Japanese cast

Plot

The anime revolves around a young boy who decided to provide shelter to a raccoon that was discovered by a hunter. As the boy attempted to domesticate the wild animal as part of his family, he soon realized through trials and tribulations that his efforts were futile and decided to release Rascal back into the wild.[4]

Music

The series uses two pieces of theme music for the opening theme and the ending theme. The opening theme song is called "Rock River e" (ロックリバーヘ, Rokku Ribâ e, lit. "To Rock River"), and the ending theme is "Oide Rascal" (おいでラスカル, Oide Rasukaru, lit. "Rascal Come"), both sung by the Japanese vocalist by Kumiko Oosugi. The opening theme was later used as the main gameplay theme for the 1981 arcade game Frogger. The show's music was composed by Takeo Watanabe, who worked on many anime of the 1970s and 80s.

Impact

Main article: Raccoon § Distribution in Japan

Byōdō-in in Kyoto, Japan
Byōdō-in in Kyoto, Japan

Raccoons are an invasive species in Japan and there is evidence that Rascal the Raccoon has contributed enormously to the problem of invasive raccoons in Japan. Like other invasive species, raccoons in Japan have few natural predators.[5]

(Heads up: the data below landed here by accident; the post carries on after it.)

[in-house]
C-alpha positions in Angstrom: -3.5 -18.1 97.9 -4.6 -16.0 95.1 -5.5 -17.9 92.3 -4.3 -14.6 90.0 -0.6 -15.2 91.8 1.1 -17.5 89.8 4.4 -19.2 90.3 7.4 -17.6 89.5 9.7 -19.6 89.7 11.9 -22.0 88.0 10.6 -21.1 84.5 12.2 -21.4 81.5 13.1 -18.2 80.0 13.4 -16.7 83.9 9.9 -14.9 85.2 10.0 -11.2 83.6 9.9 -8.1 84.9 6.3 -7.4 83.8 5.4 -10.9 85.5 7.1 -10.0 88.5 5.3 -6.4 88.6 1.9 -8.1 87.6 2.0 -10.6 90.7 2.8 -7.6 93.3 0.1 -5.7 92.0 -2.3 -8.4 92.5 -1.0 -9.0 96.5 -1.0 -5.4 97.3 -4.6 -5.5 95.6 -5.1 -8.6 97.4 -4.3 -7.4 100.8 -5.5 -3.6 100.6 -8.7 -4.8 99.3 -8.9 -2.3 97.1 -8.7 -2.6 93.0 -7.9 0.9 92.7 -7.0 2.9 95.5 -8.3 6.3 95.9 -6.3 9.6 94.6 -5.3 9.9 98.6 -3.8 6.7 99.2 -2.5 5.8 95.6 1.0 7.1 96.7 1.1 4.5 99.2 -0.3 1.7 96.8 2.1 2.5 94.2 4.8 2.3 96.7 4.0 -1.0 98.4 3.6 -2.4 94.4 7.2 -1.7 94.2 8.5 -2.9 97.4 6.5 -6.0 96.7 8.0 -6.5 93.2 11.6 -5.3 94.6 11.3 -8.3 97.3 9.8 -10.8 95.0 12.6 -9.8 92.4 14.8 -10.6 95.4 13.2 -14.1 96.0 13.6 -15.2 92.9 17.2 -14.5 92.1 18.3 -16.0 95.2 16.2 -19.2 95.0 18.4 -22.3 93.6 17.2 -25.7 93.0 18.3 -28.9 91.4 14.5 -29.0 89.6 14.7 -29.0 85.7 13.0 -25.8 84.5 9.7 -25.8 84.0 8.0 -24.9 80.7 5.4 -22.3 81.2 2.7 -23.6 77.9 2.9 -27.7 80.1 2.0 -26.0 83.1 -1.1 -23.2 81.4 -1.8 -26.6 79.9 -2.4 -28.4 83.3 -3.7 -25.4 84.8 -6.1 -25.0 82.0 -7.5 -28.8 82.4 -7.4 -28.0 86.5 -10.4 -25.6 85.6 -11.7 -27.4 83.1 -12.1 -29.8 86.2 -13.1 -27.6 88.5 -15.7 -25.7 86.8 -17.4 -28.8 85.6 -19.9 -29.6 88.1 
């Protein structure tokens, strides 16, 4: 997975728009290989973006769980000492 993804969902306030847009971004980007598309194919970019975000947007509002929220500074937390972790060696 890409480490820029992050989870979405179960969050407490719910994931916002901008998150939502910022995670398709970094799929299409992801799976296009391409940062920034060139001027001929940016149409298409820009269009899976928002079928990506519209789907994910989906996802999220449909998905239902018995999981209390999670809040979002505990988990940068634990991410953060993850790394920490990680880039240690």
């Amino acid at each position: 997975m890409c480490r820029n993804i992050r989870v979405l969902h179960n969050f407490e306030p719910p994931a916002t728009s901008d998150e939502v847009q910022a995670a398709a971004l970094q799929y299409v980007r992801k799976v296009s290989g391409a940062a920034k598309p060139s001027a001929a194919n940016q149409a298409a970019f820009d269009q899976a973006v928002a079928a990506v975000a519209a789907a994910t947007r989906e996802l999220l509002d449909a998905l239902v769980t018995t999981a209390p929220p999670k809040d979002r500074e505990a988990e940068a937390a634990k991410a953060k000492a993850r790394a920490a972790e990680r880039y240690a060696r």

Although the anime Rascal the Raccoon's storyline revolves around the difficulties of taking in a raccoon as a pet, Japanese citizens became inspired to import raccoons in to the country as their pet, leading to unforeseen consequences.[4] In Japan, up to 1,500 raccoons were imported as pets each year after the success of Rascal the Raccoon. In 2004, the descendants of discarded or escaped animals lived in 42 of 47 prefectures and then to all 47 prefectures by 2008.[6] These raccoons are now a pest in Japan and imports of raccoons are now banned.

The importation of raccoons was banned because people in Japan started releasing their pet raccoons in to the wild—especially after the final episode of Rascal the Raccoon was released. Additionally, raccoons can become too violent and hard to handle once they grew up, which further encouraged people to release them.[5]